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“Freedom Club” by Saul Garnell

Cover Image, Freedom Club, (c) 2014 Hotspur Publishing

I met Saul Garnell at a sci-fi convention in Phoenix a few years ago. We had lunch and an interesting discussion. Shortly thereafter, I bought his newly published e-book Freedom Club, but as I had a lot on my reading list, I didn’t get to it until several years later. I should have gotten to it sooner. It’s a cyberpunk-ish story about a future dystopia, but with a serious philosophical foundation.

Freedom Club takes place in a near and plausible future in which artificially intelligent beings called Sentients are commonplace. Though they talk and think like people, they are actually specialized programs running on silicon/brain tissue hybrids. Being smarter and faster than real humans, they play an important role in the world economy. Thus automation is supplanting even knowledge workers, though there are laws that attempt to protect human employment.

The story follows a large number of characters whose lives are in some way affected by technology. These include Hugo, a cyber-investigator, Flip, an unemployed handyman, and Sumeet, a laid-off financial analyst. A number of Sentient characters play point-of-view roles as well, both conventional corporate AI’s and unregistered Sentients whose very existence is illegal.

As the story opens, a major systems outage hits many of the world’s popular shopping districts simultaneously. The locations include Phoenix, Tokyo, and Bangalore. The authorities suspect sabotage by a group of anti-technology radicals. The story follows some of these radicals, as well as the people who are attempting to stop them.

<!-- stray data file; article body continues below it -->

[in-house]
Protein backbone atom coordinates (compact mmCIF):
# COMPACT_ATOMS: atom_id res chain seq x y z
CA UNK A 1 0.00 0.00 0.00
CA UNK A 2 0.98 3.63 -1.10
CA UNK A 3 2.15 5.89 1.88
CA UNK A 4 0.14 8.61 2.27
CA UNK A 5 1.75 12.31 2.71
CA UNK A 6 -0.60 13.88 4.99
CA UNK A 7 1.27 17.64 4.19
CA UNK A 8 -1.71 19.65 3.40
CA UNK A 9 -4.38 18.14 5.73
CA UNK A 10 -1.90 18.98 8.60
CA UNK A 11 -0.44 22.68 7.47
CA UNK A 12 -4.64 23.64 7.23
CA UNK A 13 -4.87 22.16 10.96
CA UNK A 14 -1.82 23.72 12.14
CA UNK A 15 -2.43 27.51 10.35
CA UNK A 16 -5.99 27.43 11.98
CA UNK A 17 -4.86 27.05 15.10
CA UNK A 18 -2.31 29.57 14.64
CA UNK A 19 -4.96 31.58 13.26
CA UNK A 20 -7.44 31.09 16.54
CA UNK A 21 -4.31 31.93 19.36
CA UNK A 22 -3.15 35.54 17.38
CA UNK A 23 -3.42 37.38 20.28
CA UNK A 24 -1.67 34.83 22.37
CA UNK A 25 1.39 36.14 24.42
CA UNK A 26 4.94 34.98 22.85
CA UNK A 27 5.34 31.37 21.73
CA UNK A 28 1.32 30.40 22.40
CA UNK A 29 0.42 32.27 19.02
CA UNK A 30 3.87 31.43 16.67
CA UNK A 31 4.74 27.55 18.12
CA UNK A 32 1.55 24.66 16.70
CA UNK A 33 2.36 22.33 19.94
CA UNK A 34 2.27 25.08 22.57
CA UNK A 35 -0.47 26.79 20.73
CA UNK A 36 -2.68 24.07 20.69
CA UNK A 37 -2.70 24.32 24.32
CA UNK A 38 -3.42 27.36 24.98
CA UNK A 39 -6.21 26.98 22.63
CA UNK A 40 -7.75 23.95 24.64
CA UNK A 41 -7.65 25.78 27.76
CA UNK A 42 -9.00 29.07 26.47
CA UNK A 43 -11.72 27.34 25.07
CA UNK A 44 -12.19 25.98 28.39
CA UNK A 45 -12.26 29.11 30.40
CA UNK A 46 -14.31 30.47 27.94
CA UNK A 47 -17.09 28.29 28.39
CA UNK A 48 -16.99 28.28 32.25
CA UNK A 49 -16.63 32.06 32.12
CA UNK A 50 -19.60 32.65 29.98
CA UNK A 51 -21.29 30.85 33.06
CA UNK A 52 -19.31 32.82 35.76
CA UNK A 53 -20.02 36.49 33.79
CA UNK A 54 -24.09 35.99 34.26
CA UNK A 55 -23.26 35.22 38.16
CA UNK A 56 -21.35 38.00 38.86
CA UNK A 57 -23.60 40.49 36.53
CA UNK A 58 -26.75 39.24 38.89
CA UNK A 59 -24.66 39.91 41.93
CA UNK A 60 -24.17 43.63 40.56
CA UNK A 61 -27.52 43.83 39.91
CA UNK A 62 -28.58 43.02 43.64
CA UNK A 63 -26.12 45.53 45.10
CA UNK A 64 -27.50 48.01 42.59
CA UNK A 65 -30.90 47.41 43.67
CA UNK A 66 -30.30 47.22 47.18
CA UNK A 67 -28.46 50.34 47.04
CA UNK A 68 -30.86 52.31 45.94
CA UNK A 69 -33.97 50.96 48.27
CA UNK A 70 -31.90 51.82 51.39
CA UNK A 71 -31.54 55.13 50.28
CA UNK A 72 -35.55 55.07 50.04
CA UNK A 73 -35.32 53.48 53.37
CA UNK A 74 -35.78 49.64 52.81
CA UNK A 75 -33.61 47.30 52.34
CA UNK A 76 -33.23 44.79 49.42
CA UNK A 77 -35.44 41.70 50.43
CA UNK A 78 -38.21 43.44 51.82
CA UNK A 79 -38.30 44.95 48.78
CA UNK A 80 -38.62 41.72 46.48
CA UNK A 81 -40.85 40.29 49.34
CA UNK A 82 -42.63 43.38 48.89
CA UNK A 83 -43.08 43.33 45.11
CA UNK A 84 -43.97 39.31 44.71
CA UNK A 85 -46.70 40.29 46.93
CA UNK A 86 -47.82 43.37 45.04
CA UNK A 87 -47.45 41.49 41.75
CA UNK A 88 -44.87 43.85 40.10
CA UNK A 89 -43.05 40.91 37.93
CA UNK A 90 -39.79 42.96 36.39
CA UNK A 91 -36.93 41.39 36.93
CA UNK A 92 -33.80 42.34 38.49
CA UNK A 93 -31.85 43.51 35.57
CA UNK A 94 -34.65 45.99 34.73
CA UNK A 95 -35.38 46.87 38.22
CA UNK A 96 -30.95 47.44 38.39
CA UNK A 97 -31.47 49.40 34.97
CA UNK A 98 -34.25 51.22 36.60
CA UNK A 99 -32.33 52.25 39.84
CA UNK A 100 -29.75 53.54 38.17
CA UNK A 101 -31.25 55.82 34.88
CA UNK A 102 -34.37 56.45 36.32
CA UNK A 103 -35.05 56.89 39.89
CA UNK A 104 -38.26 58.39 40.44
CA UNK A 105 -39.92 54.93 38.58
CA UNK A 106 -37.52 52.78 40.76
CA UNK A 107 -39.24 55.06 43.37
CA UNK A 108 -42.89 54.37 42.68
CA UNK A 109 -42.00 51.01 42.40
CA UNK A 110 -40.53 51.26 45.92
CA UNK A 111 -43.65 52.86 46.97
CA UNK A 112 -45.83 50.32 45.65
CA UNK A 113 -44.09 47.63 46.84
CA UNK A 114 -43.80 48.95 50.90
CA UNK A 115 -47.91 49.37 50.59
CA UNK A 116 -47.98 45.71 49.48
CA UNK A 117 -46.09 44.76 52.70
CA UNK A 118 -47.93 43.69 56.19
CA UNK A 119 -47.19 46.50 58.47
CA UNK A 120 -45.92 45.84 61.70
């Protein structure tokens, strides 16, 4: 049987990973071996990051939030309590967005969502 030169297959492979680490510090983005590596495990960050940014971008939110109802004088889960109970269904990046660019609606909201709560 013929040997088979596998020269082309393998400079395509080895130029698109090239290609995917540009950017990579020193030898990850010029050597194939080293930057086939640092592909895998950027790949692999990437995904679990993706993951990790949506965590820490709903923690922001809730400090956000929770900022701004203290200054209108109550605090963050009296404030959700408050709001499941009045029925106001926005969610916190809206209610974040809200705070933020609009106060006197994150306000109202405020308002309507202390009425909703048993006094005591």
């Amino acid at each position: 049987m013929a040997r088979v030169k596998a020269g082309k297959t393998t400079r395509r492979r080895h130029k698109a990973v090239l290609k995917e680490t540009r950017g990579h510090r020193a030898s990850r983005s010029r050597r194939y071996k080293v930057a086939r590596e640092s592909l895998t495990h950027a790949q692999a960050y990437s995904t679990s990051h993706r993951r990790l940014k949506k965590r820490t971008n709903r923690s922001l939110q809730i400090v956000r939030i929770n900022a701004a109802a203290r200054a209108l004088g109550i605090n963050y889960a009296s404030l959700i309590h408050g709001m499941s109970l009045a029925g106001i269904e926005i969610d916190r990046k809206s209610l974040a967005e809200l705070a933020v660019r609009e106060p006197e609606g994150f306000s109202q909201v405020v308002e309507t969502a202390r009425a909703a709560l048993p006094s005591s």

The book examines several important themes. How can humans feel needed and useful when automation is supplanting their reason for being? Regarding the Sentients, what happens when they experience emotions and begin to search for a deeper meaning? To keep these powerful beings under control, there is strict regulation of the creation of Sentients. This includes a ban on religious instruction during a Sentiet’s ‘training’ period, which is akin to the maturation of a child. Shinzou, one of the Sentient characters, becomes a devout Catholic due to his creator’s disregard for this law, giving him some unexpected personality quirks.

The name of the book provides a common thread, drawing together the philosophies of various humanistic anti-technology writers throughout history. These include Lord Byron, Jean-Paul Sartre, Alan Ginsburg, and most notably, Henry David Thoreau. Henry, Thoreau’s 21st Century Sentient namesake, calls this unofficial group the “Freedom Club.” That was an interesting touch, though I strongly disagreed with the inclusion of convicted terrorist Ted Kaczynski, the so-called “Unabomber.” Kaczynski does, however, provide an interesting counterpoint to the pacifist Thoreau.

The story itself was intriguing and I could really relate to some of the characters, especially Sumeet, as I myself was between jobs at the time I read the book. I also liked the Sentient character Henry and his predecessor Thoreau. There is also considerable tension between Henry and his fellow “outlaw” Sentient Shinzou. Another element I really liked was the idea that the small Arizona town of Bisbee turns itself into a haven free from modern information technology.

One aspect of the book I found frustrating was the author’s determination to showcase a small scene from each of the historical “Freedom Club” members. This caused extended interruptions to the main story thread without adding much. I’ll excuse Thoreau’s contributions, however, since his philosophy is rather central to the book.

Freedom Club is an absorbing novel suffused with philosophical musings on the purpose of mankind and the impact of progress on human life. I could really relate to some of the characters, though I found many of the historical digressions annoying. As much as I admire Thoreau and applaud his centrality to the “Freedom Club,” the inclusion of Ted Kaczynski bothered me. For these reasons, I give this book the imperfect but still positive score of four out of five gears.

Freedom Club is available on Amazon in Kindle and Audiobook formats.

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